“The easiest thing of all is to pass judgement on what has a solid substantial content; it is more difficult to grasp it and most of all difficult to do both together and produce the systematic exposition of it.”
—Georg W. F. Hegel
Since at least 1960 there has been a great deal of critical attention paid to Beckett. Besides the many articles, reviews, chapters and paragraphs, by 1980 more than sixty books had been published devoted exclusively to him. A lot of this critical work has been of the highest standard and certainly it is hard to imagine how a serious appreciation of Beckett would be able to develop without some of it.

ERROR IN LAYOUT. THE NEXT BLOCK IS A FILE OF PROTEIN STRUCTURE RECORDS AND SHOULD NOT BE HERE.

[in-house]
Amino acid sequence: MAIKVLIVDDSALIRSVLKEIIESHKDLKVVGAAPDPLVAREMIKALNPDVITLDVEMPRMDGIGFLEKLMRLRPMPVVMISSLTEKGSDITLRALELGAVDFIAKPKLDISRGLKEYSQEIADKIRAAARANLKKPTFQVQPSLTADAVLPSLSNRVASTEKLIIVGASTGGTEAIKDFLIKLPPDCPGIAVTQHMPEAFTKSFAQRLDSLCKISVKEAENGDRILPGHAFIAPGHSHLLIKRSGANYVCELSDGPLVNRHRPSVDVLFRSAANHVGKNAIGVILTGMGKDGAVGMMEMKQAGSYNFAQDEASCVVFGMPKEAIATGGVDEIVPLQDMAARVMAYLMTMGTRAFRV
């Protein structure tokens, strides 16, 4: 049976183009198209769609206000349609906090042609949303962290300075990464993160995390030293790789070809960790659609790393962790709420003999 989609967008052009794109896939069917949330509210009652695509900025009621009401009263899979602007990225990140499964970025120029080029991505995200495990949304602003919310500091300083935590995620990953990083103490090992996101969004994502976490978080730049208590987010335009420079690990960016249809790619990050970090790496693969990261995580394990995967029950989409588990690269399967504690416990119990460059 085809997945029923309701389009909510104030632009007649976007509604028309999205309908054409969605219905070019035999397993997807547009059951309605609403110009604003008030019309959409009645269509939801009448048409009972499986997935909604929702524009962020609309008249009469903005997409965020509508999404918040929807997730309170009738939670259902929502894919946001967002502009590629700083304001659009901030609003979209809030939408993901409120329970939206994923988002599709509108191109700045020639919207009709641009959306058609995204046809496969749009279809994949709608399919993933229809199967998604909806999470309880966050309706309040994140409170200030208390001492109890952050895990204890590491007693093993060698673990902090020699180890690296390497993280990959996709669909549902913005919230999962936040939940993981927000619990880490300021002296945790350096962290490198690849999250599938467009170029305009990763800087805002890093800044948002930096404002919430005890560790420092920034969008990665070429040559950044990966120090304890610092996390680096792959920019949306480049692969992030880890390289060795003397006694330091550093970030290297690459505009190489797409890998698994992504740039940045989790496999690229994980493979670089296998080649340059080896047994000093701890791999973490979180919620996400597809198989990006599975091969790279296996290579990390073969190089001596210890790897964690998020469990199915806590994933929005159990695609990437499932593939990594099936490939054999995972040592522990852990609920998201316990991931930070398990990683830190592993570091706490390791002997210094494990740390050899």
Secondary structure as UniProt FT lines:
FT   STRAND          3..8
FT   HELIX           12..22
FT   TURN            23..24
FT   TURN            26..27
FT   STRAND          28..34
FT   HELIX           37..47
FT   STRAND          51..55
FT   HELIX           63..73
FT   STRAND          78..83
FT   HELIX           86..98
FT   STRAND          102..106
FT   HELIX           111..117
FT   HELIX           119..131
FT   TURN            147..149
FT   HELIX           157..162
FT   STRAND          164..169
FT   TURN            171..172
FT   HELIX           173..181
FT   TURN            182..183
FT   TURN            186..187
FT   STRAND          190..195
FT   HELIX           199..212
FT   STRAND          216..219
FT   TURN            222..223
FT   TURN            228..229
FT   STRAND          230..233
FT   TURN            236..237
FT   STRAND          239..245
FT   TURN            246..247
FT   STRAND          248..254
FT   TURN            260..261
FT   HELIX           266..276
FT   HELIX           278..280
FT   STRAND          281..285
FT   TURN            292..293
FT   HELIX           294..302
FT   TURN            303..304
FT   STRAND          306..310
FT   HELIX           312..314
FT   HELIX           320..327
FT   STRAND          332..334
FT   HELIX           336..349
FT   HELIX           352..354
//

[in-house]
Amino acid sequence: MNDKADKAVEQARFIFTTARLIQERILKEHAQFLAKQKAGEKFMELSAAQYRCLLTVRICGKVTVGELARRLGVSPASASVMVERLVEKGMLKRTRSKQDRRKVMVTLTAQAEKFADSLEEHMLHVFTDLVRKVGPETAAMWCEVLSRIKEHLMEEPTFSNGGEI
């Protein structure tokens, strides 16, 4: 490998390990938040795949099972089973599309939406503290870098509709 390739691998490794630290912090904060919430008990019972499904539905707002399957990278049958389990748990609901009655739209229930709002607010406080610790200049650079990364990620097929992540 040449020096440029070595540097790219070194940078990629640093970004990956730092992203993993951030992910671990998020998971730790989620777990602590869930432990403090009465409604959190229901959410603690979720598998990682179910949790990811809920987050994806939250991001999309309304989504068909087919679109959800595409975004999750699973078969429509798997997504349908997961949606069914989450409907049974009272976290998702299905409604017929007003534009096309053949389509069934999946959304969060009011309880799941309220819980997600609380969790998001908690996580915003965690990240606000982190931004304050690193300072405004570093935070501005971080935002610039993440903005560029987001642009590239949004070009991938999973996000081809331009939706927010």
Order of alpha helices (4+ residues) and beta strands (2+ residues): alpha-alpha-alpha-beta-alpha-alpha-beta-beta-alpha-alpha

At the heart of his writing there is an inescapable mass of involvement with the fundamental issues of existence that has yet to be dealt with adequately. This study intends to attack this central core of Beckett’s work by associating it with the discipline which, by definition, operates in the same area — philosophy. This will demonstrate one way of reading Beckett and may at the same time show how far philosophical analogy can illuminate a writer . . .